The New York Times today would like to suggest that storytelling is powerful, that, in the whole art/life dynamic, it’s life that imitates art, not the other way around, at least not when it comes to kids imagining viable career paths for themselves. For instance, too many “Dilbert” perusals and Office Space viewings might be a reason that a high school girl stays away from computer science — amid all the representations of curvy-tie-wearing, rumple-haired dude computer programmers, there are few (if any) women, i.e. no characters that look like our imaginary high school girl with her thwarted ambitions of majoring in computer science.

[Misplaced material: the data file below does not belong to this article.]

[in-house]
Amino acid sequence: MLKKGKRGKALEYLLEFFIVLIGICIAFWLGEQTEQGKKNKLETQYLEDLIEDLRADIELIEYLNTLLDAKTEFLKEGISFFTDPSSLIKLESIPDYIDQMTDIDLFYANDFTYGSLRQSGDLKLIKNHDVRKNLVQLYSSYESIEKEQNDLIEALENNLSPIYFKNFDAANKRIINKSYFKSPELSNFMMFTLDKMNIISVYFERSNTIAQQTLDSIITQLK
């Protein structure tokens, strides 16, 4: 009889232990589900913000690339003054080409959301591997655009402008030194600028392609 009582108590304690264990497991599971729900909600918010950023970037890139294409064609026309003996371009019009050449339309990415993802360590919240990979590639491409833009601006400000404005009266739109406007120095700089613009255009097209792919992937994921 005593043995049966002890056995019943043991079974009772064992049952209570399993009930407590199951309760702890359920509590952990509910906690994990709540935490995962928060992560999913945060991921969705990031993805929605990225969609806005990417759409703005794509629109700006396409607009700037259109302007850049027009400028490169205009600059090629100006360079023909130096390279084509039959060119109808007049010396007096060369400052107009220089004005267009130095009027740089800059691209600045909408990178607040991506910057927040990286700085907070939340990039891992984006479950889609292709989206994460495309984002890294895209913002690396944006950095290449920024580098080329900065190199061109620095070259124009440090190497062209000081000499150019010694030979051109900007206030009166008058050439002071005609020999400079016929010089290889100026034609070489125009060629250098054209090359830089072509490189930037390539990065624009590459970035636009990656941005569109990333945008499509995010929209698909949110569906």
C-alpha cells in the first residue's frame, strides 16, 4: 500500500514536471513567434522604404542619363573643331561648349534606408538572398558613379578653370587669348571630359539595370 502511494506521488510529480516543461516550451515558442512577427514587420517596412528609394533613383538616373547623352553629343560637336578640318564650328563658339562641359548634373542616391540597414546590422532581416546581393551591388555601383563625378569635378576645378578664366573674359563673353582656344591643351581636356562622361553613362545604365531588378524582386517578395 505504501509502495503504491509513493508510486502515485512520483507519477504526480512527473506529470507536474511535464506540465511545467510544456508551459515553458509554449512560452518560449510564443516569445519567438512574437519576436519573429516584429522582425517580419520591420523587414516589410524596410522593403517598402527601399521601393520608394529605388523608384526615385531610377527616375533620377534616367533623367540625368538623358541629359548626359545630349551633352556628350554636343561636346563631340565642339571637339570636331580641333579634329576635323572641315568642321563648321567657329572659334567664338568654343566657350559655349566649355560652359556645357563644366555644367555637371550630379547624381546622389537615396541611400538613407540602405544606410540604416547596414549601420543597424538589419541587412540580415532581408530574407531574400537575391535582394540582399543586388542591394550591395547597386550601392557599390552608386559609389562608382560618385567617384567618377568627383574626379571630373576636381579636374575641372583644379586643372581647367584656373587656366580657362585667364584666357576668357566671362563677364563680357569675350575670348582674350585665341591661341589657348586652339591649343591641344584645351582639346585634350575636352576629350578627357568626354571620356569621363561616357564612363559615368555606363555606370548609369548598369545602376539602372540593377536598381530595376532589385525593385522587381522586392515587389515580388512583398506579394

There’s a well-researched, much-fretted-over dearth of women in the tech sector, more specifically in the field of computer science. According to the Times’ Catherine Rampell, the dismal numbers of women majoring in computer science, or becoming computer programmers don’t seem to be improving, either: just 0.4 percent of all female college freshmen say they plan on majoring in computer science, despite the fact that, as far as professional fields go, computer science and engineering offer college grads some of the most promising employment opportunities. We need computer programs and bridges, college, not another pack of aimless fedora-wearers chain-smoking Parliaments outside of the liberal arts building.